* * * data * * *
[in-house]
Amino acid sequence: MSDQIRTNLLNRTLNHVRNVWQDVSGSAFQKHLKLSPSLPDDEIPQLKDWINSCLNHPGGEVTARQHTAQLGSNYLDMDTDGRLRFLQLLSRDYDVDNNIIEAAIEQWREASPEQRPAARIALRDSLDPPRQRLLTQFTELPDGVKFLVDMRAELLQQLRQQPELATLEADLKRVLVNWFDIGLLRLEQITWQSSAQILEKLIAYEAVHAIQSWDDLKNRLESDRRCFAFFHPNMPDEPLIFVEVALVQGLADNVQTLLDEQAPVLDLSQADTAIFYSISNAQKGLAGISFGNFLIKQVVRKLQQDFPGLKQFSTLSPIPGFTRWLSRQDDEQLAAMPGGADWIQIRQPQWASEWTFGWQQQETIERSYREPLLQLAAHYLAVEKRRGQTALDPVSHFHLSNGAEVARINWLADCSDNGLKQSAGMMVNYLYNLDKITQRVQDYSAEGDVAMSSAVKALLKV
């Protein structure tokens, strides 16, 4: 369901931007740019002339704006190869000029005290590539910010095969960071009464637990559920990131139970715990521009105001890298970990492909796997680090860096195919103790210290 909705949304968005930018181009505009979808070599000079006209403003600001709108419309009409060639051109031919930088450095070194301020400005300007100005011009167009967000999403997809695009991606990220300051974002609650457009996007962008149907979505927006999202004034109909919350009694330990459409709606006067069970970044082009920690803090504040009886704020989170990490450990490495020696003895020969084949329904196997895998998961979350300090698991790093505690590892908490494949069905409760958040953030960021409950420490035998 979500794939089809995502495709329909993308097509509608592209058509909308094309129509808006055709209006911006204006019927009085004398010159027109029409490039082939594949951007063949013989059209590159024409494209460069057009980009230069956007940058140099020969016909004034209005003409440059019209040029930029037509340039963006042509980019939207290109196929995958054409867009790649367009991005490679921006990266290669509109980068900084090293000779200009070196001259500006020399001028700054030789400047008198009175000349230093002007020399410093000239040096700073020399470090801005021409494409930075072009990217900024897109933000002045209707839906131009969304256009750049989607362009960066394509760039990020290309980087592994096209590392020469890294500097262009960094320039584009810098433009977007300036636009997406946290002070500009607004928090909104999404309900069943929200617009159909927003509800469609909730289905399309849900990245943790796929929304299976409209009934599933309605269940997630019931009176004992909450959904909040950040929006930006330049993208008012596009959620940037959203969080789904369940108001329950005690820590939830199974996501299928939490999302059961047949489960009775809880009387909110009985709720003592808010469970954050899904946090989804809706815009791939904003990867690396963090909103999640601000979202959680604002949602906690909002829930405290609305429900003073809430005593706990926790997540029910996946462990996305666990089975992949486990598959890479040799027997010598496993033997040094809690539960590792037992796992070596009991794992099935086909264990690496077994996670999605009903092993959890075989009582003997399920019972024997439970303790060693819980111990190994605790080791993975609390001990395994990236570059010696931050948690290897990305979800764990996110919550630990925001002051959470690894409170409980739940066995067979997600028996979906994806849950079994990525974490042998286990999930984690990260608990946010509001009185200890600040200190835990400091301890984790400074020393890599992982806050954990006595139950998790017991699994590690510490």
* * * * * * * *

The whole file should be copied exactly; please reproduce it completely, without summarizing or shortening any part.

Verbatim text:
[in-house]
Amino acid sequence: MSDQIRTNLLNRTLNHVRNVWQDVSGSAFQKHLKLSPSLPDDEIPQLKDWINSCLNHPGGEVTARQHTAQLGSNYLDMDTDGRLRFLQLLSRDYDVDNNIIEAAIEQWREASPEQRPAARIALRDSLDPPRQRLLTQFTELPDGVKFLVDMRAELLQQLRQQPELATLEADLKRVLVNWFDIGLLRLEQITWQSSAQILEKLIAYEAVHAIQSWDDLKNRLESDRRCFAFFHPNMPDEPLIFVEVALVQGLADNVQTLLDEQAPVLDLSQADTAIFYSISNAQKGLAGISFGNFLIKQVVRKLQQDFPGLKQFSTLSPIPGFTRWLSRQDDEQLAAMPGGADWIQIRQPQWASEWTFGWQQQETIERSYREPLLQLAAHYLAVEKRRGQTALDPVSHFHLSNGAEVARINWLADCSDNGLKQSAGMMVNYLYNLDKITQRVQDYSAEGDVAMSSAVKALLKV
């Protein structure tokens, strides 16, 4: 369901931007740019002339704006190869000029005290590539910010095969960071009464637990559920990131139970715990521009105001890298970990492909796997680090860096195919103790210290 909705949304968005930018181009505009979808070599000079006209403003600001709108419309009409060639051109031919930088450095070194301020400005300007100005011009167009967000999403997809695009991606990220300051974002609650457009996007962008149907979505927006999202004034109909919350009694330990459409709606006067069970970044082009920690803090504040009886704020989170990490450990490495020696003895020969084949329904196997895998998961979350300090698991790093505690590892908490494949069905409760958040953030960021409950420490035998 979500794939089809995502495709329909993308097509509608592209058509909308094309129509808006055709209006911006204006019927009085004398010159027109029409490039082939594949951007063949013989059209590159024409494209460069057009980009230069956007940058140099020969016909004034209005003409440059019209040029930029037509340039963006042509980019939207290109196929995958054409867009790649367009991005490679921006990266290669509109980068900084090293000779200009070196001259500006020399001028700054030789400047008198009175000349230093002007020399410093000239040096700073020399470090801005021409494409930075072009990217900024897109933000002045209707839906131009969304256009750049989607362009960066394509760039990020290309980087592994096209590392020469890294500097262009960094320039584009810098433009977007300036636009997406946290002070500009607004928090909104999404309900069943929200617009159909927003509800469609909730289905399309849900990245943790796929929304299976409209009934599933309605269940997630019931009176004992909450959904909040950040929006930006330049993208008012596009959620940037959203969080789904369940108001329950005690820590939830199974996501299928939490999302059961047949489960009775809880009387909110009985709720003592808010469970954050899904946090989804809706815009791939904003990867690396963090909103999640601000979202959680604002949602906690909002829930405290609305429900003073809430005593706990926790997540029910996946462990996305666990089975992949486990598959890479040799027997010598496993033997040094809690539960590792037992796992070596009991794992099935086909264990690496077994996670999605009903092993959890075989009582003997399920019972024997439970303790060693819980111990190994605790080791993975609390001990395994990236570059010696931050948690290897990305979800764990996110919550630990925001002051959470690894409170409980739940066995067979997600028996979906994806849950079994990525974490042998286990999930984690990260608990946010509001009185200890600040200190835990400091301890984790400074020393890599992982806050954990006595139950998790017991699994590690510490």